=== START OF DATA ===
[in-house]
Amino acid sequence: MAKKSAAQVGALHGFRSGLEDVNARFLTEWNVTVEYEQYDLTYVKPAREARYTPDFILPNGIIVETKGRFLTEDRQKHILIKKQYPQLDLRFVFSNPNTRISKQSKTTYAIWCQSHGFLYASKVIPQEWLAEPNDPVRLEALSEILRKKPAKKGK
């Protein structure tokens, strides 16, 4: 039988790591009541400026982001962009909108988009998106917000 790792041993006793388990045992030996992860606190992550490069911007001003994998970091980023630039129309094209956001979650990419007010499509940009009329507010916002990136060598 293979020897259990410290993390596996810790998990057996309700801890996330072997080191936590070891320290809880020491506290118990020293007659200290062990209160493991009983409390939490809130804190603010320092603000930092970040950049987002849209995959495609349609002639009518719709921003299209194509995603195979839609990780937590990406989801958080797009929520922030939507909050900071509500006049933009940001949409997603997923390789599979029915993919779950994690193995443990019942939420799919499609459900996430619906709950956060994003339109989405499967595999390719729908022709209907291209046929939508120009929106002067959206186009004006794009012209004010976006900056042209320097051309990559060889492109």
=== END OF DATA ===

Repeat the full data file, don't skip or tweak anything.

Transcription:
[in-house]
Amino acid sequence: MAKKSAAQVGALHGFRSGLEDVNARFLTEWNVTVEYEQYDLTYVKPAREARYTPDFILPNGIIVETKGRFLTEDRQKHILIKKQYPQLDLRFVFSNPNTRISKQSKTTYAIWCQSHGFLYASKVIPQEWLAEPNDPVRLEALSEILRKKPAKKGK
């Protein structure tokens, strides 16, 4: 039988790591009541400026982001962009909108988009998106917000 790792041993006793388990045992030996992860606190992550490069911007001003994998970091980023630039129309094209956001979650990419007010499509940009009329507010916002990136060598 293979020897259990410290993390596996810790998990057996309700801890996330072997080191936590070891320290809880020491506290118990020293007659200290062990209160493991009983409390939490809130804190603010320092603000930092970040950049987002849209995959495609349609002639009518719709921003299209194509995603195979839609990780937590990406989801958080797009929520922030939507909050900071509500006049933009940001949409997603997923390789599979029915993919779950994690193995443990019942939420799919499609459900996430619906709950956060994003339109989405499967595999390719729908022709209907291209046929939508120009929106002067959206186009004006794009012209004010976006900056042209320097051309990559060889492109």